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DIRECTED BY: Ariel Vida
FEATURING: Victor Mascitelli, Ashleigh Cummings, Todd Stashwick
PLOT: When his fiancée leaves him for a mysterious music promoter, Buck leaves his hometown in an effort to get her back.
COMMENTS: From what I’ve read, “Vide Noir” is a Lynchian-cool jazz-lounge space album that was quite well received. From what I’ve seen, I am unsurprised that Ariel Vida, director of Vide Noir, is a professional music video director. From what’s on the internet, the little consensus there is about this film can be summarized thusly: Golly if it doesn’t look good, but what’s up with the hazy story and crummy performances?
A hazy story is not a problem—not for 366 at any rate. But something has bothered me since I watched the eighth chapter of this film, which covers the closing twenty minutes. Until this “Z’oiseau” segment (preceded by others titled “the Emerald Star”, “Whispering Pines”, and so on, depending upon the locale/character/artifact focused upon), I really didn’t care what was happening. Everything looked neat, if a little over-edited for the purposes of a motion picture (90+ minutes of music video-esque shot blending is a little distracting); the sound design was adequate (all the little scrapes, plinks, and peripheral noises fleshed things out nicely); and the plot was clear enough. The title, and main narrative hook, “vide noir” refers to an hallucinogen that, as explained by one of the dead characters (this was an added ambiguity that was neither explained nor pertinent), “comparing ‘Vide Noir’ to LSD is like comparing a space shuttle to a Greyhound Bus.”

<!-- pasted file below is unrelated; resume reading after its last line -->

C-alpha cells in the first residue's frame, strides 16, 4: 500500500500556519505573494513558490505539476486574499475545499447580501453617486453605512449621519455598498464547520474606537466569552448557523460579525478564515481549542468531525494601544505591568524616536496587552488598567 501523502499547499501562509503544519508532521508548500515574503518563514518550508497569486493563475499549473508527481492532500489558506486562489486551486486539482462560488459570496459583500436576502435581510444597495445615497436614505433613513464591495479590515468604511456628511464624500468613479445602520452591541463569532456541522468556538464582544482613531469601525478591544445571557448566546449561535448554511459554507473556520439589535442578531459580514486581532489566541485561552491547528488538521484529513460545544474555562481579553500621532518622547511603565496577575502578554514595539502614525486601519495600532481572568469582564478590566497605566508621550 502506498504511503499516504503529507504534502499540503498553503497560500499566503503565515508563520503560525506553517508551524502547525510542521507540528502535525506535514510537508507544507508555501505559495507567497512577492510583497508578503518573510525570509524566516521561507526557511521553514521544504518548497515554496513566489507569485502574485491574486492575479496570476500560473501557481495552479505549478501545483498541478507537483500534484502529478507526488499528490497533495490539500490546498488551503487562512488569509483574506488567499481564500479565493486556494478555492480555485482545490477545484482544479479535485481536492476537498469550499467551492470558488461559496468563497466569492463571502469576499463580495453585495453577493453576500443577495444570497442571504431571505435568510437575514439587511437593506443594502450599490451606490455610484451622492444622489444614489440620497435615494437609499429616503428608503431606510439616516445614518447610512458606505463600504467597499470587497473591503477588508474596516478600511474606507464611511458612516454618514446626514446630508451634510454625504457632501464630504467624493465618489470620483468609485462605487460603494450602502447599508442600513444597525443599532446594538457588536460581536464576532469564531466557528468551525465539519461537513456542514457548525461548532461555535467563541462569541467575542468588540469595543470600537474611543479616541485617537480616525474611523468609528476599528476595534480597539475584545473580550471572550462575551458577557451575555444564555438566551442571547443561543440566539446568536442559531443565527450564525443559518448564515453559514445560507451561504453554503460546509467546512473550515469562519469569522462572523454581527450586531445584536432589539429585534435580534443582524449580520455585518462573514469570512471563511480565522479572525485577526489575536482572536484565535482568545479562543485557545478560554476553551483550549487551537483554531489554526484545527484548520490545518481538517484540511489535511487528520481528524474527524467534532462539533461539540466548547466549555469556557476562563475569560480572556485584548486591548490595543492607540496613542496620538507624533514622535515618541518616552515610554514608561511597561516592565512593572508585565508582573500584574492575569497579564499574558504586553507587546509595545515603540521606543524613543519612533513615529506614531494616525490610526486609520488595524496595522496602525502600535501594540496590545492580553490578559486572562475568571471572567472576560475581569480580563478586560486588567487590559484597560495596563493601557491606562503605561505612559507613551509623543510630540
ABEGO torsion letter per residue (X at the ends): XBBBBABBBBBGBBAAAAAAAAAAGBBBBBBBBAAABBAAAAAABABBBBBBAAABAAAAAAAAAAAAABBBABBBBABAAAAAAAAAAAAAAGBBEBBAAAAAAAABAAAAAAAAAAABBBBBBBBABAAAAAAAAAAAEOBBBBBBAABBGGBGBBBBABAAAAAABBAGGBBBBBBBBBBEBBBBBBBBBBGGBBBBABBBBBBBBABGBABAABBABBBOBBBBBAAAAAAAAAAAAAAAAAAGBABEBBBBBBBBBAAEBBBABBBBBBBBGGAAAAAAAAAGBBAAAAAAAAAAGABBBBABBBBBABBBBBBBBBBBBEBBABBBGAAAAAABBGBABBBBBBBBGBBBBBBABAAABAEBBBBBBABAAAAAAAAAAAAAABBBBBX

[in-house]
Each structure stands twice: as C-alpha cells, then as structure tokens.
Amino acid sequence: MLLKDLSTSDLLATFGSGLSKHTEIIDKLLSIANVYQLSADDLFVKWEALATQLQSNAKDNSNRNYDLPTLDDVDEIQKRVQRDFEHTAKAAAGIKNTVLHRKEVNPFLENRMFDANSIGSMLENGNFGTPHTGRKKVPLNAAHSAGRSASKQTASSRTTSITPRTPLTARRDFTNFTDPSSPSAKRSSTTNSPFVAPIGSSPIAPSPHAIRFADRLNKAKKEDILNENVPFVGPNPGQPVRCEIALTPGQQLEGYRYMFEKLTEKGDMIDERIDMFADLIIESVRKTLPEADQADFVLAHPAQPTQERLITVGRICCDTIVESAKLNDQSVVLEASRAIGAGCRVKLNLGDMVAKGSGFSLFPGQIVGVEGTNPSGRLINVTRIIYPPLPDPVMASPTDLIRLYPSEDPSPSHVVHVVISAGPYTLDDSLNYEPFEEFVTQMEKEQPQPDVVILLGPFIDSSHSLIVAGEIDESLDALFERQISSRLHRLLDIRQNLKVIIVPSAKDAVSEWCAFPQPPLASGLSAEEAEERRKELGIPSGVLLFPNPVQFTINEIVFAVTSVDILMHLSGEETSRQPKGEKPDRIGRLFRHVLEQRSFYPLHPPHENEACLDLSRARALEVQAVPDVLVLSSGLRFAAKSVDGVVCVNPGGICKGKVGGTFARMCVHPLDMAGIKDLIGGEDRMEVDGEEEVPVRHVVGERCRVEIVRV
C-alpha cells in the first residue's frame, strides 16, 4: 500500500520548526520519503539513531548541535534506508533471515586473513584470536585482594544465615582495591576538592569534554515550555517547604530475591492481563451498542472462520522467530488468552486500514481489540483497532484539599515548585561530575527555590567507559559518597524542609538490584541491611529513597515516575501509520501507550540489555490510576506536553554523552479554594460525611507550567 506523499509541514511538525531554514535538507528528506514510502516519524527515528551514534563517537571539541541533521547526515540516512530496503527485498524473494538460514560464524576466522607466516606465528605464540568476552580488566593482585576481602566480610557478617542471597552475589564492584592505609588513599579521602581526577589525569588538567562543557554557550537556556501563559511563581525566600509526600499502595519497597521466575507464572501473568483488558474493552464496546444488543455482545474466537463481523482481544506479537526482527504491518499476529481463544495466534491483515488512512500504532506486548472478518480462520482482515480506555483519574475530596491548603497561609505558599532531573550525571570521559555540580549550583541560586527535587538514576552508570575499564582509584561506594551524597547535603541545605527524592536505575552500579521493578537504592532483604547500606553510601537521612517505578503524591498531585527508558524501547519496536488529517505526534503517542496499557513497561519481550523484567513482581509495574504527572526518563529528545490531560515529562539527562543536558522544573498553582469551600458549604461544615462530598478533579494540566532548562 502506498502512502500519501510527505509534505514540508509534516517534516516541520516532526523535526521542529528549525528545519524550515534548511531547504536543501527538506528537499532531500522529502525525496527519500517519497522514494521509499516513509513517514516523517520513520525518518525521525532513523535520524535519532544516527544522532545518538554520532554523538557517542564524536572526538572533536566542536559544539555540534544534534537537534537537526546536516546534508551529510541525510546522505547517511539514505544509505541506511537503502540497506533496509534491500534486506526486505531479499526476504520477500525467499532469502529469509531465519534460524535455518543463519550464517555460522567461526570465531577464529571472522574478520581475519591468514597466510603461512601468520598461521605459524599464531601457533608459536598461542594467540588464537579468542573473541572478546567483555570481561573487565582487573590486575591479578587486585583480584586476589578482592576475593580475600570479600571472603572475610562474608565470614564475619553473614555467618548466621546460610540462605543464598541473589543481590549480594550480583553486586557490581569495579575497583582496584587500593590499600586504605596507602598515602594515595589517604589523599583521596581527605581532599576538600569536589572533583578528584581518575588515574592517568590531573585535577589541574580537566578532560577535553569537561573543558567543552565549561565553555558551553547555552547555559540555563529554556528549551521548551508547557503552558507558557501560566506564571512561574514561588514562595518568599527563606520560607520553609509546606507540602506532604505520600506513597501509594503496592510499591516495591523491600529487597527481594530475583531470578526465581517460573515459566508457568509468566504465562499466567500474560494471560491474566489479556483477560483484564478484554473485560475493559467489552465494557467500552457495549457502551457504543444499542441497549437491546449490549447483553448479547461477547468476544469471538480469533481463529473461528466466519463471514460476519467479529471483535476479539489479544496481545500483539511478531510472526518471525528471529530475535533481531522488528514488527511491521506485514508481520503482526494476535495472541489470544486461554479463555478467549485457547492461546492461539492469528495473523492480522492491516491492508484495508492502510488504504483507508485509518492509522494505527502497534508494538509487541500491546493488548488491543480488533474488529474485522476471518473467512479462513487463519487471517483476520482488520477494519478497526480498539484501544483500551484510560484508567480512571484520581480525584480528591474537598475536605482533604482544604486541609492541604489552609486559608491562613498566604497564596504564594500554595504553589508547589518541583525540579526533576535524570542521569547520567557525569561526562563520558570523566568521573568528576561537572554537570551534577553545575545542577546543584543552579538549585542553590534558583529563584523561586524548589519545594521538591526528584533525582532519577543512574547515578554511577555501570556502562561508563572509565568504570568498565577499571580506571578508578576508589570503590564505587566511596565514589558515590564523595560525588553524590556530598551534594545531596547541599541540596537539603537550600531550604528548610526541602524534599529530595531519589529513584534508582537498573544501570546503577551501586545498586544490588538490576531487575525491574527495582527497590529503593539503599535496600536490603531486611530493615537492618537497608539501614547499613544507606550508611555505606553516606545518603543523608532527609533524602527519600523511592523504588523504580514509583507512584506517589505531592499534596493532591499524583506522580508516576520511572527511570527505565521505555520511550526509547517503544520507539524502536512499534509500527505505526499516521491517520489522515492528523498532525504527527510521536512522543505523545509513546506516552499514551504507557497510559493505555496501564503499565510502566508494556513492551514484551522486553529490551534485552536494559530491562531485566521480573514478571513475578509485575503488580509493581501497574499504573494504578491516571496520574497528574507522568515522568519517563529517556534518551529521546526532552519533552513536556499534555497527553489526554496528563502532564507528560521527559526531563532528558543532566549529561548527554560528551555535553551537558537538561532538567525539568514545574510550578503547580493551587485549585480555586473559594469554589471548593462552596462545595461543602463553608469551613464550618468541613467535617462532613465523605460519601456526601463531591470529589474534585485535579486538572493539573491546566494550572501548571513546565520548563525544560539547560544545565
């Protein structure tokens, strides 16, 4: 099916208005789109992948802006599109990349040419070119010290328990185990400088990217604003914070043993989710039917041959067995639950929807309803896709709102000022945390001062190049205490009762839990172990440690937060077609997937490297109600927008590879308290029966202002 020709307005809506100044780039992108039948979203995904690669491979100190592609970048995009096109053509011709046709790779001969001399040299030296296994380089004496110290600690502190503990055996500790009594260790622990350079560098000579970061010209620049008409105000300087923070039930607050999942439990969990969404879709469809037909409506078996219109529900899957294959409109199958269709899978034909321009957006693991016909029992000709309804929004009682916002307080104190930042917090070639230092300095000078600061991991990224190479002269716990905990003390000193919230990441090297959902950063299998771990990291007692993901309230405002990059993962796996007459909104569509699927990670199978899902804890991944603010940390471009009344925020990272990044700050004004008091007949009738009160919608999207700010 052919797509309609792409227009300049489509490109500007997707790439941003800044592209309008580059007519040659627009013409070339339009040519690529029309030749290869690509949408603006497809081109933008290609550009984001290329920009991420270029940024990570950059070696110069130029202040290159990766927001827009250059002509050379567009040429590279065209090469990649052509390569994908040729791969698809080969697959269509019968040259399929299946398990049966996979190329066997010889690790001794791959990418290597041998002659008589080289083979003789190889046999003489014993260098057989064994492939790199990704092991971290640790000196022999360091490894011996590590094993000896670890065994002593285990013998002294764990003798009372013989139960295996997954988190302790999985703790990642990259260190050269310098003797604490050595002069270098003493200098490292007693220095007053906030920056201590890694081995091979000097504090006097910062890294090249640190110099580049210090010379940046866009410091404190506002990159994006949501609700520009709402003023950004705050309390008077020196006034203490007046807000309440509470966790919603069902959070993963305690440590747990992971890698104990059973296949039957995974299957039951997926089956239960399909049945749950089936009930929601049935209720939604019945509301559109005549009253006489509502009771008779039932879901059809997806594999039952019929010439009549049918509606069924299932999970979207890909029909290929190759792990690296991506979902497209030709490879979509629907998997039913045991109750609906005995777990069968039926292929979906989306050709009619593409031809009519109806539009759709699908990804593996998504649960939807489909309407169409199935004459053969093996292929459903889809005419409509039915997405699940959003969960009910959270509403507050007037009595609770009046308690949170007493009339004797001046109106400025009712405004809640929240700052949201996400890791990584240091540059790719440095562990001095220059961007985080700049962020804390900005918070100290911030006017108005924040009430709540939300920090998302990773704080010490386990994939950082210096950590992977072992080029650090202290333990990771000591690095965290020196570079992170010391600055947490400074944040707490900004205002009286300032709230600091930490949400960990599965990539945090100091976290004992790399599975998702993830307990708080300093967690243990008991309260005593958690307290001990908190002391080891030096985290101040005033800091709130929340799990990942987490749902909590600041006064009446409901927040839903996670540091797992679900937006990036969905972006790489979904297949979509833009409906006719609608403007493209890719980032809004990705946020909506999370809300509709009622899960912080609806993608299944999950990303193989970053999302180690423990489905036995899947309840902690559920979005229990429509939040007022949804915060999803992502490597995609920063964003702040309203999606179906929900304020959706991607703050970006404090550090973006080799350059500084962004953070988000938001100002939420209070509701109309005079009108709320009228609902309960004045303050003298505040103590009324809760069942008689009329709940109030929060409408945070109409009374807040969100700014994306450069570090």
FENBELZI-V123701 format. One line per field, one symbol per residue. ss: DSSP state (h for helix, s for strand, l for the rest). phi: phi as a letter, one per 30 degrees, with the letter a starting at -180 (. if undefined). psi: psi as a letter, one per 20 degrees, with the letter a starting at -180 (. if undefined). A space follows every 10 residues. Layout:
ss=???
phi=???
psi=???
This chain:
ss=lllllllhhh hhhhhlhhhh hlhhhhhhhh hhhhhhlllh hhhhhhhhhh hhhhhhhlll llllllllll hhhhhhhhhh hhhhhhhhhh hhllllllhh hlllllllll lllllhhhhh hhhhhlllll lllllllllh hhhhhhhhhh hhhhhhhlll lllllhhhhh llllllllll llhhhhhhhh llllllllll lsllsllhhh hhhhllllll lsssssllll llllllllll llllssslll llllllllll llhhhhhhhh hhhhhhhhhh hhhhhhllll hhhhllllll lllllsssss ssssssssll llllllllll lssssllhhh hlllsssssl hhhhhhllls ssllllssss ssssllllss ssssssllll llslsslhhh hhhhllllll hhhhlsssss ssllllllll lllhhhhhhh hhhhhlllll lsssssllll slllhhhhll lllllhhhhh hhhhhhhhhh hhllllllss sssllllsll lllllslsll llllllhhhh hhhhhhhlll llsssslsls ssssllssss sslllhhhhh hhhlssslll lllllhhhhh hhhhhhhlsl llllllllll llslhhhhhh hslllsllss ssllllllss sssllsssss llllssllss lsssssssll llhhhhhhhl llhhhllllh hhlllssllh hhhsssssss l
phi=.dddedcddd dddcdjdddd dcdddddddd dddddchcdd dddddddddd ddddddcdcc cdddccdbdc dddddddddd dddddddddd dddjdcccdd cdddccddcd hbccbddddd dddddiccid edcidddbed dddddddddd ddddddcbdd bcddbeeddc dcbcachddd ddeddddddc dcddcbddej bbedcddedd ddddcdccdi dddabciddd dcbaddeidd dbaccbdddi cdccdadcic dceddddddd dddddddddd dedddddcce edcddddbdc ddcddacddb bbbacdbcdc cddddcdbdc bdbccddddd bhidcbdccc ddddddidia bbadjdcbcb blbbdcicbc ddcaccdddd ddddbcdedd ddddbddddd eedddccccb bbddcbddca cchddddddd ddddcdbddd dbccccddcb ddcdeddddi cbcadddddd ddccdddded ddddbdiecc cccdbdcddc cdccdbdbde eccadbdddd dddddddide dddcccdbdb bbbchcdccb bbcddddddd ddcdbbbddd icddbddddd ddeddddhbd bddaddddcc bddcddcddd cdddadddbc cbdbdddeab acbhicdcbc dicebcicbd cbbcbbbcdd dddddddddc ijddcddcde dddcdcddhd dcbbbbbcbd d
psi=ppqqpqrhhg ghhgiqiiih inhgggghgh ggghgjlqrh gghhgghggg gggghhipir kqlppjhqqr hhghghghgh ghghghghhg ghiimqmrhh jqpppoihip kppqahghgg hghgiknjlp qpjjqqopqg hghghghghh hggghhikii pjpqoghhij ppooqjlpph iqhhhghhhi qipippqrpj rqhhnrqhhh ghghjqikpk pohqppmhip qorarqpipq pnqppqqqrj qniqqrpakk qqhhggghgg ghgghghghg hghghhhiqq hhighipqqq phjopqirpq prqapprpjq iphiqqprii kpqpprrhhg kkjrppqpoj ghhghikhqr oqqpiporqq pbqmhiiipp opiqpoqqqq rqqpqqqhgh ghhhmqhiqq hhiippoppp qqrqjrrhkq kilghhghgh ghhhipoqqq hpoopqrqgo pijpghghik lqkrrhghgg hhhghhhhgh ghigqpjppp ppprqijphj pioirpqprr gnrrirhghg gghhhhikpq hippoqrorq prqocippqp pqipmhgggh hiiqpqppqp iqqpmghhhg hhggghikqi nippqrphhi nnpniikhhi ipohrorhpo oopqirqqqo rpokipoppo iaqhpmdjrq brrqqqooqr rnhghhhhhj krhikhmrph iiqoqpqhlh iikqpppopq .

The Z’oiseau character is referenced throughout in hushed, often frightened tones. He is Vide Noir‘s “Mister Big”, and he does not disappoint: calmly suave, marvelously mustachioed, and endowed with an erudition Buck lacks. That might be part of the problem, come to think of it. Buck is determined, and modestly resourceful, but, for whatever reason, he oozes corn-fed “charm,” despite being a Detroit native. Which finally brings to mind Vide Noir‘s primary problem: the heroine-femme-fatale-mystical-beauty. As heavy a weight of mystery and charisma is laid on Z’oiseau, a far greater weight of sheer mythic wonderment is laid on Lee, the fiancée. Buck is obsessed with and smitten by her, which might be excusable considering his simple nature. What makes less sense is the Lee-adoration from the incidental characters Buck encounters, and it makes even less sense from the villain of the piece. Lee’s reputation for desirability cannot merely be stated ad nauseum—the audience needs to see it (and believe) themselves.
On the topic of this noir femme, a second element (just barely) saves this film from any withering flippancy I would have otherwise been tempted into. As flawed (or, more accurately, pointless) as the opening and middle might be, the ending is refreshingly unexpected. Buck spends days-to-weeks pursuing the girl. He suffers humiliations, encounters ghosts, endures violence, and barely survives one nasty-looking overdose on his quest to find her and take her home. But the poor bastard never considered for a moment that he was not the hero of Lee’s story. While Ariel Vida would have done well to have kept her mysteries mysterious, Buck would be better off had he spent more time thinking through his own motives.
WHAT THE CRITICS SAY:
“The band Lord Huron has produced, I guess, this trippy feature film inspired by their album ‘Vide Noir.’ And for the record, the music’s pretty cool, kind of twangy ‘Twin Peaks’ ethereal, unmoored in time, fitting for a pseudo-psychedelic film noir set in 1960s LA. The movie? It’s best summed up by the phrase ‘interesting failure.'”–Roger Moore, Movie Nation (contemporaneous)